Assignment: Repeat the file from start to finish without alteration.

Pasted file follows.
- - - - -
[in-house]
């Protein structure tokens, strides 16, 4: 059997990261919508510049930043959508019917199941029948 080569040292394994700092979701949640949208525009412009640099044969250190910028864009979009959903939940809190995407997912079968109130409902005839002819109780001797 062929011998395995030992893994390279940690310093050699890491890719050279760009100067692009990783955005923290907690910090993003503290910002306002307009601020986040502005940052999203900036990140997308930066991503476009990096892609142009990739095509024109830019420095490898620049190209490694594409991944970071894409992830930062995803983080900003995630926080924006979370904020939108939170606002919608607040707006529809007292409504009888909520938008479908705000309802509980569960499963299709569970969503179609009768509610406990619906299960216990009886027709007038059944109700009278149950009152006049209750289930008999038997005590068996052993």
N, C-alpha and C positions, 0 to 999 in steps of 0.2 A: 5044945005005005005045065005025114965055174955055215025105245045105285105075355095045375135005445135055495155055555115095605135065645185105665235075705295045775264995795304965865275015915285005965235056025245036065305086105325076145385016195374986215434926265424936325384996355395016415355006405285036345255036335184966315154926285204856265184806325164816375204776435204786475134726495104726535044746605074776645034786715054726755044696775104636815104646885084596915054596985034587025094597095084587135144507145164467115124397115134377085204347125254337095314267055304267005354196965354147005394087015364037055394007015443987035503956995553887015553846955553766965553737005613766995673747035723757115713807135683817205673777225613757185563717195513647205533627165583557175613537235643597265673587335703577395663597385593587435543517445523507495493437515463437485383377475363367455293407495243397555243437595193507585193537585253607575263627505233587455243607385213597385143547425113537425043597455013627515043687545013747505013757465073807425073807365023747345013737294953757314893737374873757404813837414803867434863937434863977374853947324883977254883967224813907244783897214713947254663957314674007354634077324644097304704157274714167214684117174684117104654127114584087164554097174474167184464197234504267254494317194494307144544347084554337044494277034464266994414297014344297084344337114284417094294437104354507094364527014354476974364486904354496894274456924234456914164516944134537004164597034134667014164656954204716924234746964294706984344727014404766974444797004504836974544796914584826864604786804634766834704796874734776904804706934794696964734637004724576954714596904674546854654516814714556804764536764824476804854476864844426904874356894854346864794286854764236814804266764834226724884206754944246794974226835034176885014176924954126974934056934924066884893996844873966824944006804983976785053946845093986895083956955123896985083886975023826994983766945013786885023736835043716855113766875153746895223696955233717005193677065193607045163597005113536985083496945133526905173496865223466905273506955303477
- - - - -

[in-house]
């Protein structure tokens, strides 16, 4: 059997990261919508510049930043959508019917199941029948 080569040292394994700092979701949640949208525009412009640099044969250190910028864009979009959903939940809190995407997912079968109130409902005839002819109780001797 062929011998395995030992893994390279940690310093050699890491890719050279760009100067692009990783955005923290907690910090993003503290910002306002307009601020986040502005940052999203900036990140997308930066991503476009990096892609142009990739095509024109830019420095490898620049190209490694594409991944970071894409992830930062995803983080900003995630926080924006979370904020939108939170606002919608607040707006529809007292409504009888909520938008479908705000309802509980569960499963299709569970969503179609009768509610406990619906299960216990009886027709007038059944109700009278149950009152006049209750289930008999038997005590068996052993």
N, C-alpha and C positions, 0 to 999 in steps of 0.2 A: 5044945005005005005045065005025114965055174955055215025105245045105285105075355095045375135005445135055495155055555115095605135065645185105665235075705295045775264995795304965865275015915285005965235056025245036065305086105325076145385016195374986215434926265424936325384996355395016415355006405285036345255036335184966315154926285204856265184806325164816375204776435204786475134726495104726535044746605074776645034786715054726755044696775104636815104646885084596915054596985034587025094597095084587135144507145164467115124397115134377085204347125254337095314267055304267005354196965354147005394087015364037055394007015443987035503956995553887015553846955553766965553737005613766995673747035723757115713807135683817205673777225613757185563717195513647205533627165583557175613537235643597265673587335703577395663597385593587435543517445523507495493437515463437485383377475363367455293407495243397555243437595193507585193537585253607575263627505233587455243607385213597385143547425113537425043597455013627515043687545013747505013757465073807425073807365023747345013737294953757314893737374873757404813837414803867434863937434863977374853947324883977254883967224813907244783897214713947254663957314674007354634077324644097304704157274714167214684117174684117104654127114584087164554097174474167184464197234504267254494317194494307144544347084554337044494277034464266994414297014344297084344337114284417094294437104354507094364527014354476974364486904354496894274456924234456914164516944134537004164597034134667014164656954204716924234746964294706984344727014404766974444797004504836974544796914584826864604786804634766834704796874734776904804706934794696964734637004724576954714596904674546854654516814714556804764536764824476804854476864844426904874356894854346864794286854764236814804266764834226724884206754944246794974226835034176885014176924954126974934056934924066884893996844873966824944006804983976785053946845093986895083956955123896985083886975023826994983766945013786885023736835043716855113766875153746895223696955233717005193677065193607045163597005113536985083496945133526905173496865223466905273506955303477